• Day 2: Give Thanks for Your Food
  • Day 3: Write a Gratitude Note to Someone
  • Day 4: Reflect on the Meaning of Gratitude
  • Day 5: Identify 3 Things to Appreciate about Your Adversary Day 6: Give Thanks for Your Life
  • Day 7: Give Thanks to Yourself
  • Day 8: Transform an Ungrateful Thought
  • Day 9: Share Something You are Grateful For with Someone Day 10: Give a Gratituity Tip
  • Day 11: List 3 Things You Tend to Take For Granted (and What You Plan to Do About Them)
  • Day 12:  Take Action on Your Plan from Day 11!
  • Day 13: Do a Gratitude Meditation
  • Day 14: Give Thanks for Your Mistakes

Try a Body Scan Meditation: (based on the work of John Kabat-Zinn)

Find a quiet space where you can close your eyes for 5-10 minutes to engage in this simple practice, designed to reduce reactivity and stress in everyday interactions.

Steady your breath by slowly and consciously breathing in and holding  at the peak of the inhale for a second or two.  Repeat on the out breath, holding briefly at the peak of the exhale before repeating.  Take a few minutes to slowly scan your entire body, starting at your toes.  Notice any sensations in your body without trying to change them.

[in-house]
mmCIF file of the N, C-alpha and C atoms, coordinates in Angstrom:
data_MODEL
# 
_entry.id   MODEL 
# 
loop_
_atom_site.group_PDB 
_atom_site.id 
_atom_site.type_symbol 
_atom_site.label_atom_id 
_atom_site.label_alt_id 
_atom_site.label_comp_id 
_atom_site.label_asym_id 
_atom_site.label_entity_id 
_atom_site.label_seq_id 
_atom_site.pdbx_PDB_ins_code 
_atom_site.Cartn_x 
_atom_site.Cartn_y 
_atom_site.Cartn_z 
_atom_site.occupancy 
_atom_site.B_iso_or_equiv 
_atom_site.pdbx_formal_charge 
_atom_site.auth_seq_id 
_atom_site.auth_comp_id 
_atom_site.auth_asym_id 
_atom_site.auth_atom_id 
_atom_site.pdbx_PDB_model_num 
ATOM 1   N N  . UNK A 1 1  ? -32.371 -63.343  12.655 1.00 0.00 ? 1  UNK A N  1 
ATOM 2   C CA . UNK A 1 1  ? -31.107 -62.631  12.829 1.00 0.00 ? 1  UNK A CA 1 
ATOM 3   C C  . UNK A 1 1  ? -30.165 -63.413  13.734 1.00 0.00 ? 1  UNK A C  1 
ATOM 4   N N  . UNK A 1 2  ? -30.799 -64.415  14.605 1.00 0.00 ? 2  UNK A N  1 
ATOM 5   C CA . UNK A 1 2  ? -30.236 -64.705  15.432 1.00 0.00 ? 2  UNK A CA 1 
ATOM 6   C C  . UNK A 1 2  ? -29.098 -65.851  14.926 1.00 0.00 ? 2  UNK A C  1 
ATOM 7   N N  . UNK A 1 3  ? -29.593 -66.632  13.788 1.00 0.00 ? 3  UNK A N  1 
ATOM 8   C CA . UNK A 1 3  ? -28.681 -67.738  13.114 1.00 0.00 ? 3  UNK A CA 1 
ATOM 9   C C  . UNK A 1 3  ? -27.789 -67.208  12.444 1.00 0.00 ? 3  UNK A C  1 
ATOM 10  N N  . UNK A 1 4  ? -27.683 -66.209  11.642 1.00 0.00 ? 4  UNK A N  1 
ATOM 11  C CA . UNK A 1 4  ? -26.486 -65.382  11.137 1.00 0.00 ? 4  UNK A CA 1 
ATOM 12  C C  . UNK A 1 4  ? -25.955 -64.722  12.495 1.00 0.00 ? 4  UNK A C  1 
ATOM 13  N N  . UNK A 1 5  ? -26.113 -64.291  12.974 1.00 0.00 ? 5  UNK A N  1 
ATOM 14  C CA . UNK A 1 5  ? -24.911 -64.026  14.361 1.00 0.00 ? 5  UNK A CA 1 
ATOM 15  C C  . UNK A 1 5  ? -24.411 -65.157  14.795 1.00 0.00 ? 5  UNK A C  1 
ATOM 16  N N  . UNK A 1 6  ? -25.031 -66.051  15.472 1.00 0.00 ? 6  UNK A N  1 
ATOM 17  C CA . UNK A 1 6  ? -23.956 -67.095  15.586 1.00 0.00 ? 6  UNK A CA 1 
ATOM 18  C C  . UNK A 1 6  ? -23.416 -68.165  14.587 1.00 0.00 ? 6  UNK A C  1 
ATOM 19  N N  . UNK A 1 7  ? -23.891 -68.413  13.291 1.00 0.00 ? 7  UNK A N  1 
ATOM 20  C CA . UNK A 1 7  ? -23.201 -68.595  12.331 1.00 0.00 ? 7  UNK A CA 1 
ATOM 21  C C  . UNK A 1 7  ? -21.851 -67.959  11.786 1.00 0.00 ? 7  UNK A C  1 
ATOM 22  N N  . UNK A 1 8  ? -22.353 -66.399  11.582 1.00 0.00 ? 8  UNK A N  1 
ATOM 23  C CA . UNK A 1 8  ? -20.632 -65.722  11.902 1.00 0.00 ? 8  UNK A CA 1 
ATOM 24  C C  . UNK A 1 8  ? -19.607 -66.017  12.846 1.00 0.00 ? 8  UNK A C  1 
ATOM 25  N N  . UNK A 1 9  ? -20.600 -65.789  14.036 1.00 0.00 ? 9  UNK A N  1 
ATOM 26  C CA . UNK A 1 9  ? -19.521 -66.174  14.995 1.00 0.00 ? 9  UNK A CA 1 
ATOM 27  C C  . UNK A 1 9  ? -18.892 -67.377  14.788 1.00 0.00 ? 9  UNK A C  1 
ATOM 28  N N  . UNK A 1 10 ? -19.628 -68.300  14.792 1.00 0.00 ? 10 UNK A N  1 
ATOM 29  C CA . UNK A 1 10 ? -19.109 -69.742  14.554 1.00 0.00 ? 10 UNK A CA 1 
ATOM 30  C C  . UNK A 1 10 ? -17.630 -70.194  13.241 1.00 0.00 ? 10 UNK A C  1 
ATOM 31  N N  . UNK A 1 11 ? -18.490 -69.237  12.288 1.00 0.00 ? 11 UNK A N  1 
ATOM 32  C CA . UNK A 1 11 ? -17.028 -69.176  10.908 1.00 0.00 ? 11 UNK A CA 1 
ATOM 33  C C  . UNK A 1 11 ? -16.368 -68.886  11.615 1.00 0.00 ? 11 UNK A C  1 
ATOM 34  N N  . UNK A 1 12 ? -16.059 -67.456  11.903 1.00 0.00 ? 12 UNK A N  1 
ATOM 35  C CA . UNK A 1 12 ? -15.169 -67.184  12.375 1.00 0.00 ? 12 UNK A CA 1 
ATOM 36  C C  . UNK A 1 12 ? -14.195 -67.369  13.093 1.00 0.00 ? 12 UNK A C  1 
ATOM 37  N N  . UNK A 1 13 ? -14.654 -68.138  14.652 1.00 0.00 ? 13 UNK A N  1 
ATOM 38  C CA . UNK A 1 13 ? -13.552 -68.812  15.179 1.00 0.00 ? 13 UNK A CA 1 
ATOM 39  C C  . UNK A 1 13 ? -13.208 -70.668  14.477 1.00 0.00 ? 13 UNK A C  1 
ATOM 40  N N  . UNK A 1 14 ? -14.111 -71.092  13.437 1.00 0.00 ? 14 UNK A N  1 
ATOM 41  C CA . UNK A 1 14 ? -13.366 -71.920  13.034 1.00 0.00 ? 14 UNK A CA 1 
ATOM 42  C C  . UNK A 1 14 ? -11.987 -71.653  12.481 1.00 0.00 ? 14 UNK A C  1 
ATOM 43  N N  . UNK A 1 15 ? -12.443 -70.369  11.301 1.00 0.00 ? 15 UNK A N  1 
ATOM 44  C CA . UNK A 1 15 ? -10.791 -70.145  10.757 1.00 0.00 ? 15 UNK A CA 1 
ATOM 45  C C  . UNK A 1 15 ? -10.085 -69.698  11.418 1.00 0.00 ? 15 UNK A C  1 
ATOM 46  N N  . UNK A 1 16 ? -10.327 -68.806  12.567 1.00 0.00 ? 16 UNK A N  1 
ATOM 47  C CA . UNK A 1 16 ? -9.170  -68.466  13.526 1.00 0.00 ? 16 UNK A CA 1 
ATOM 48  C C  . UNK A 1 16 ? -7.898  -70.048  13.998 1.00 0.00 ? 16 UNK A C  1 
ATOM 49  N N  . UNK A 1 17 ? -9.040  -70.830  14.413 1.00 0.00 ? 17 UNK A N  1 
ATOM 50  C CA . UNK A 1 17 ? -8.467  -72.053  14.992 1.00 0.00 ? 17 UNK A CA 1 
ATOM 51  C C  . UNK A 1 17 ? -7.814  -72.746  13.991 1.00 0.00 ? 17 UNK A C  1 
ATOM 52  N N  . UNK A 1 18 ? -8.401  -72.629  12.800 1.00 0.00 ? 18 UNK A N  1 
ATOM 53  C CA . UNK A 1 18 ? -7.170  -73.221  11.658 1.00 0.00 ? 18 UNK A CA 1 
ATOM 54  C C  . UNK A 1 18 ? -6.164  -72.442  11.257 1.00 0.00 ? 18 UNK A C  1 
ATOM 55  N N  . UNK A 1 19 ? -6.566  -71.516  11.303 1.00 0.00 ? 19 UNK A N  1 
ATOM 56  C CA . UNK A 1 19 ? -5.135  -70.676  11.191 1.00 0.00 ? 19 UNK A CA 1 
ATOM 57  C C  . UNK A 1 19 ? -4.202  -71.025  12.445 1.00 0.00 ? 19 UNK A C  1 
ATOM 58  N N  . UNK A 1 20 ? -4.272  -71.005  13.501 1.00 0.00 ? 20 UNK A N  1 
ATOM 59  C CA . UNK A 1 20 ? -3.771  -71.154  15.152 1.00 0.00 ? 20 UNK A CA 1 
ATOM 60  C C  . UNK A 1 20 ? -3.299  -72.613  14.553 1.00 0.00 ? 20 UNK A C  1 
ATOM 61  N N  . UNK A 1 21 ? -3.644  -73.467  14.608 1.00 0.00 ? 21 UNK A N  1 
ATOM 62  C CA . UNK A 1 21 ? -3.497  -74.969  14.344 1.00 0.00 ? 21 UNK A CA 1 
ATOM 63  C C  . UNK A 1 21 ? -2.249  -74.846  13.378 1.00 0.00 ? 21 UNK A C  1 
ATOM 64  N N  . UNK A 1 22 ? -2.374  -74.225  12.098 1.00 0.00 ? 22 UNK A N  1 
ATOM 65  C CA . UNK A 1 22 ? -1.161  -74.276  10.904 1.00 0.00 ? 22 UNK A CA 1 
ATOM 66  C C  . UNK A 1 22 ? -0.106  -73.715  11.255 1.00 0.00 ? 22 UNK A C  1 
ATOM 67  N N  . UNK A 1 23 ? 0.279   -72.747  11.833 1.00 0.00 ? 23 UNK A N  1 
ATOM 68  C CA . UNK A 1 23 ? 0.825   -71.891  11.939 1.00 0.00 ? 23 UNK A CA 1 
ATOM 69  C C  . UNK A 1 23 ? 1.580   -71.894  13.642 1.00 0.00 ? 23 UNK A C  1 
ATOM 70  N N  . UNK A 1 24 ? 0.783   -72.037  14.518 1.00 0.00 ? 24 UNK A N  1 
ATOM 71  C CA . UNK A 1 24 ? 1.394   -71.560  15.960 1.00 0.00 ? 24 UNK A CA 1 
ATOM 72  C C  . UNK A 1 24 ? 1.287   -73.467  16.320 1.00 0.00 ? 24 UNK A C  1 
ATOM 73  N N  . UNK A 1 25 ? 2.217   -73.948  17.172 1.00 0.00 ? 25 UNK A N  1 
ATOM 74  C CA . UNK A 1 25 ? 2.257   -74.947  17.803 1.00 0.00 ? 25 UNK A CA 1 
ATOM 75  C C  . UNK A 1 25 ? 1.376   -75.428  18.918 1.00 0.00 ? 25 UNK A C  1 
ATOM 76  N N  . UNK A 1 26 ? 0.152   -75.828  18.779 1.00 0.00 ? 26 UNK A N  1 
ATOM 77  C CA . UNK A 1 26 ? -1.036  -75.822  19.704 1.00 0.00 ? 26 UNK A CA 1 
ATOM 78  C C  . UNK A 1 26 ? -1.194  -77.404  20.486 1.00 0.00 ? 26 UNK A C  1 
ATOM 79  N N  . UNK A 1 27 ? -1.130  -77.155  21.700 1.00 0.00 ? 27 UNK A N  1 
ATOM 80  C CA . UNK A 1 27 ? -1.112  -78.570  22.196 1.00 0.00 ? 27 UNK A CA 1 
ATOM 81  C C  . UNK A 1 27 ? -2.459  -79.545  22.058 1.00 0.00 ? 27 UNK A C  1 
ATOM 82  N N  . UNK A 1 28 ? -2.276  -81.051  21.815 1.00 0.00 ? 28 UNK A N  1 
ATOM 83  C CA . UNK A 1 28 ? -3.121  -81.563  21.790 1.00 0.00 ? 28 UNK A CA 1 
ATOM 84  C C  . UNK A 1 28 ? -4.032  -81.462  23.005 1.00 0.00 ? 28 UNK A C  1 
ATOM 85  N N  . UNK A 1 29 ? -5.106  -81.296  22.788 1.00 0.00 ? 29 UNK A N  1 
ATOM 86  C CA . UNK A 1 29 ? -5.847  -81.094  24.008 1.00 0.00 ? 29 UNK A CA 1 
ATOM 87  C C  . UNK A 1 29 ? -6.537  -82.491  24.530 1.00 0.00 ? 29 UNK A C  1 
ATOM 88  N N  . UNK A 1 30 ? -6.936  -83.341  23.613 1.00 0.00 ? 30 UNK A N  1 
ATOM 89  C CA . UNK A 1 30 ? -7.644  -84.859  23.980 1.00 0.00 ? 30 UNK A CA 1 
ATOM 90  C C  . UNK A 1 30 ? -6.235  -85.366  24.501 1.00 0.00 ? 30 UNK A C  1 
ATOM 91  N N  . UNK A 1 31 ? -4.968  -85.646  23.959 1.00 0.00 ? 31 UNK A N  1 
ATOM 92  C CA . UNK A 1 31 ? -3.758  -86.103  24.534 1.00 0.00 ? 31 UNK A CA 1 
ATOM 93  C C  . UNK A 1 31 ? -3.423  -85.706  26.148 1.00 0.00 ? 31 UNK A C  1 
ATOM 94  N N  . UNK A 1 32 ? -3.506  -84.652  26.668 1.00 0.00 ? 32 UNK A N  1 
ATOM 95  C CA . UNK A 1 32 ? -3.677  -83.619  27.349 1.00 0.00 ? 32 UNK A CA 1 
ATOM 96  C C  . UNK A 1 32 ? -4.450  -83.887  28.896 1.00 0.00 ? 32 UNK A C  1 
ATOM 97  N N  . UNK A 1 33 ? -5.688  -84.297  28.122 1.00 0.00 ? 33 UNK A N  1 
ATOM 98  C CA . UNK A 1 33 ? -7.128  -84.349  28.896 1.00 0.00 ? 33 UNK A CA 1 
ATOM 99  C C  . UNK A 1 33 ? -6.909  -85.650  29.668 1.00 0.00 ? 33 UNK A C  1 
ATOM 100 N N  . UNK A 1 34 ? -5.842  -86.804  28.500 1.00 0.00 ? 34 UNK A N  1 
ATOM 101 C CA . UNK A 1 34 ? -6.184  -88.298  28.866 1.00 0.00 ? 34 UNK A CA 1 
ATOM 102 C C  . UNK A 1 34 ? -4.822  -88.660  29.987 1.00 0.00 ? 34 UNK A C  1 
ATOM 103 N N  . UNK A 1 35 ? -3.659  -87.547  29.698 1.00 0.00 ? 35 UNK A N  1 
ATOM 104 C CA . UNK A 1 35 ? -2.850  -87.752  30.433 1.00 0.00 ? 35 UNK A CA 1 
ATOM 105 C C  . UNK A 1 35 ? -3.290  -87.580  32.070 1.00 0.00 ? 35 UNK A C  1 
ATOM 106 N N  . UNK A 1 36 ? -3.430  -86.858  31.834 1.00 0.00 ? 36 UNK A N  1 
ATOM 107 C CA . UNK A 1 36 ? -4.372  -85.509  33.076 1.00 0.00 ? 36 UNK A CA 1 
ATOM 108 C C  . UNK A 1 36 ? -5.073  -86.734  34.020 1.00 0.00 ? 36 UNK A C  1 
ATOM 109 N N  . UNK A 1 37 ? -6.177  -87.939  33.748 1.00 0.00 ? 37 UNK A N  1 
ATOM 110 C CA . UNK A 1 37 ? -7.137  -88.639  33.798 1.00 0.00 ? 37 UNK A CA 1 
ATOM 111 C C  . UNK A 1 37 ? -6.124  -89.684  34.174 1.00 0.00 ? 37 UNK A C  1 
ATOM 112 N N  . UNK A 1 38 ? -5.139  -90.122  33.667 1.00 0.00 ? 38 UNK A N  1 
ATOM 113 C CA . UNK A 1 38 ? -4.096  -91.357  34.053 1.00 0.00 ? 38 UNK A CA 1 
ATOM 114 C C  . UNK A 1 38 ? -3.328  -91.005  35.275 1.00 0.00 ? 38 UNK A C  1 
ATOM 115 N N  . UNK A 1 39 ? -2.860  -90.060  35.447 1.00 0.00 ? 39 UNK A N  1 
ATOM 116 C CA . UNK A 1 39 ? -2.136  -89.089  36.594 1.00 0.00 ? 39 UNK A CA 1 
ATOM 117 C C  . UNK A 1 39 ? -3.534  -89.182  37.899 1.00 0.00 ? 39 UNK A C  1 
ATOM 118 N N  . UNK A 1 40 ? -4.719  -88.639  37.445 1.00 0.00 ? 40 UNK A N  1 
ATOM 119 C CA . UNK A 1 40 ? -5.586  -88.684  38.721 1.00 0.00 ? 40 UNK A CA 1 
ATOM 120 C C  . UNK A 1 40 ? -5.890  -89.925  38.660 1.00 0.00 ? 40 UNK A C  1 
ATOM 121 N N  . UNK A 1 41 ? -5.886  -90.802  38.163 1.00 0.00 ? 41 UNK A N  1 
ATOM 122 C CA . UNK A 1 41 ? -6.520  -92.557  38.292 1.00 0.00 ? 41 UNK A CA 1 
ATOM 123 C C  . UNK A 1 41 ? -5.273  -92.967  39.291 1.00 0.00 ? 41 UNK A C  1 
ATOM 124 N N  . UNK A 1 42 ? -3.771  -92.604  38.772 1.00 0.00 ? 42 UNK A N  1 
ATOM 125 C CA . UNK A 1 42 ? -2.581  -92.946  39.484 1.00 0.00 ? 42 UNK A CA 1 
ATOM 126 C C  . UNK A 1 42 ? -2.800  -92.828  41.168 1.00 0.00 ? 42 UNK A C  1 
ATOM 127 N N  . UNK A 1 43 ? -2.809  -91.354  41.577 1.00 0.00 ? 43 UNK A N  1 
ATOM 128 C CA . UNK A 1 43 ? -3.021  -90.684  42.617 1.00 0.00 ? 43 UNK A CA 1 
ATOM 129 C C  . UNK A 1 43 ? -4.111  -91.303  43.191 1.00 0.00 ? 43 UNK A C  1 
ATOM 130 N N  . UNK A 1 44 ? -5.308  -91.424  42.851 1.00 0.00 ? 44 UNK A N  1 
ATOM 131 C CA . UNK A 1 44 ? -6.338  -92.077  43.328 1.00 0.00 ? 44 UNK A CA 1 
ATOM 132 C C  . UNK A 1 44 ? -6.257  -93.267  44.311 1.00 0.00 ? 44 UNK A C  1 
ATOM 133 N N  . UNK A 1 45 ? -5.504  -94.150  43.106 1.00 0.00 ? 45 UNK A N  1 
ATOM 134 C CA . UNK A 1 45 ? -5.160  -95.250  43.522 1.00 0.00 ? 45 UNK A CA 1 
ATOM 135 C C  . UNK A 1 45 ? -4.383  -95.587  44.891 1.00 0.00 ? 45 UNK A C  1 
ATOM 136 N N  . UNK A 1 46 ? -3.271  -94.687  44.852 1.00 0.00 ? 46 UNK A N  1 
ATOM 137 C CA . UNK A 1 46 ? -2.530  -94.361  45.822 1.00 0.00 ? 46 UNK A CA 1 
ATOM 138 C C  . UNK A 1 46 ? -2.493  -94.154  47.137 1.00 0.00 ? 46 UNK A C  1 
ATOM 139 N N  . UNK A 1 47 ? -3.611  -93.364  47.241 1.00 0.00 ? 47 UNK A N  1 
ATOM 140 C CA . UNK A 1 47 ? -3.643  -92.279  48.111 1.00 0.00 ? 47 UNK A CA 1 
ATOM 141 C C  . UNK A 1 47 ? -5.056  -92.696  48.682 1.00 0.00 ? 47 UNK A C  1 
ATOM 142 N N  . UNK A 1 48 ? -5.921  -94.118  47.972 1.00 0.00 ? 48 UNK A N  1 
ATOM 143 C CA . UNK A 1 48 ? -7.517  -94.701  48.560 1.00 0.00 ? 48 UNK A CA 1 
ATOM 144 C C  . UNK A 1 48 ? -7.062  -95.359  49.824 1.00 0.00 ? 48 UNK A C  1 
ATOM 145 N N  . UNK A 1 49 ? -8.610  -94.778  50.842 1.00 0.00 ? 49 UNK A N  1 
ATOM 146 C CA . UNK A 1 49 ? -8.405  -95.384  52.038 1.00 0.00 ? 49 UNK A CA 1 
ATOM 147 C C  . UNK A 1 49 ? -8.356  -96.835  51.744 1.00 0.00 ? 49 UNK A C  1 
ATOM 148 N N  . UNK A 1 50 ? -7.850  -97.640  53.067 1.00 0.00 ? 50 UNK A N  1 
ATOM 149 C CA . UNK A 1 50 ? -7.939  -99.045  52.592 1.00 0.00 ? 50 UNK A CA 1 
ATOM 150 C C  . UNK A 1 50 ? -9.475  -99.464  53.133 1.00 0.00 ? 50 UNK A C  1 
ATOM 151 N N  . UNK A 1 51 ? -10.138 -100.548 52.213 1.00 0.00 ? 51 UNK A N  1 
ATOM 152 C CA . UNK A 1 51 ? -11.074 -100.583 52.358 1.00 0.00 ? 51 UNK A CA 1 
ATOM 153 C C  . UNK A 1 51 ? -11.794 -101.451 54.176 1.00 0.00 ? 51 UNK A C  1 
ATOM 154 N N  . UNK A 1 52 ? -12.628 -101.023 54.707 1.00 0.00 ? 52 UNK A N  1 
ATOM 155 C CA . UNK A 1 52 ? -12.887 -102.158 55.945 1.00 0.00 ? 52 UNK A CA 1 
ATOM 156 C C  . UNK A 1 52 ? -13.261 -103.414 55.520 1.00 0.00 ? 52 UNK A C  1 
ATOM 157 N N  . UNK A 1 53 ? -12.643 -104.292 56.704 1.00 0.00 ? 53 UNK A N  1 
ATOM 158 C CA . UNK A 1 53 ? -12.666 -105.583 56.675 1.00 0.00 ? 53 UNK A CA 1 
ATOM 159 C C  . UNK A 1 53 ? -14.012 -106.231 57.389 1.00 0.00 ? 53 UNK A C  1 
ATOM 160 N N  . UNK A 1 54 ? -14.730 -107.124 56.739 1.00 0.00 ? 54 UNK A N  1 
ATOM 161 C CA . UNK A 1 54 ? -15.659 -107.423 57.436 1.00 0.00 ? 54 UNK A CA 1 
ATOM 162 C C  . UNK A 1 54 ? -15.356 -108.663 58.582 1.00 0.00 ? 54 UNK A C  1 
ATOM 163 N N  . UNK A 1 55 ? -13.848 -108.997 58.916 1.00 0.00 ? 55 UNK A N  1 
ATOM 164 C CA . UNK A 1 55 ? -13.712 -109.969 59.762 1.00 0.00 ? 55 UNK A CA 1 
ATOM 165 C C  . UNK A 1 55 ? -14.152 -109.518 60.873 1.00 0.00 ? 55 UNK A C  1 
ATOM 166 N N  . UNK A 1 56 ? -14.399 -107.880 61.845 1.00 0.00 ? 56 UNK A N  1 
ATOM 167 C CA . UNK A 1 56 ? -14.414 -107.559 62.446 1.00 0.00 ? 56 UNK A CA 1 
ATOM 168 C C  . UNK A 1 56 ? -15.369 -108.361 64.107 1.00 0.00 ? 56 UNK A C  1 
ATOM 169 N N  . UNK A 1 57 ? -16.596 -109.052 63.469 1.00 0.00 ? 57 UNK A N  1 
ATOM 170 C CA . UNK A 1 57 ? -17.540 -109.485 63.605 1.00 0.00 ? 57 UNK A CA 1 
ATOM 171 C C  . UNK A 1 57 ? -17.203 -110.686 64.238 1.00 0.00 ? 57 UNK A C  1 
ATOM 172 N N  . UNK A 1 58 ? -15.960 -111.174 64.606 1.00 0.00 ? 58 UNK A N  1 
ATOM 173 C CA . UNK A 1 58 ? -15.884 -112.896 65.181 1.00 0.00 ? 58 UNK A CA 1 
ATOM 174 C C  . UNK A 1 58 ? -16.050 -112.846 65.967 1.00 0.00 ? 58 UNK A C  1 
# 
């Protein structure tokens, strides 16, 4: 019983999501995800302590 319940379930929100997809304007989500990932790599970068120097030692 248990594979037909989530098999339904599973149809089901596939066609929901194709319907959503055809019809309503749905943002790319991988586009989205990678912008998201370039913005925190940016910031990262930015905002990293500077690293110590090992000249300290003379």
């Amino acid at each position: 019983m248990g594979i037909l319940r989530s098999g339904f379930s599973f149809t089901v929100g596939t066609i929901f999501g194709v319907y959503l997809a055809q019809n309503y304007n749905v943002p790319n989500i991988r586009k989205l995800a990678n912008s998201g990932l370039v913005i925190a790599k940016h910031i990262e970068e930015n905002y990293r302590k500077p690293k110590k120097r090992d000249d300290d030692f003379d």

If you prefer a guided practice, try this 8 minute seated body scan:

If you’re new to the concept of mindfulness, you may try adopting the practice that sounds easiest to incorporate into your day.  Personally, I keep my meditation cushion at the foot of my bed, so if I don’t stop and sit first thing in the morning, I’ll trip over it.

Learning to slow down and live more mindfully will affect every aspect of your being, so whatever your resolution this New Year, using meditation to improve the quality of your mental state will have a positive effect on your entire life.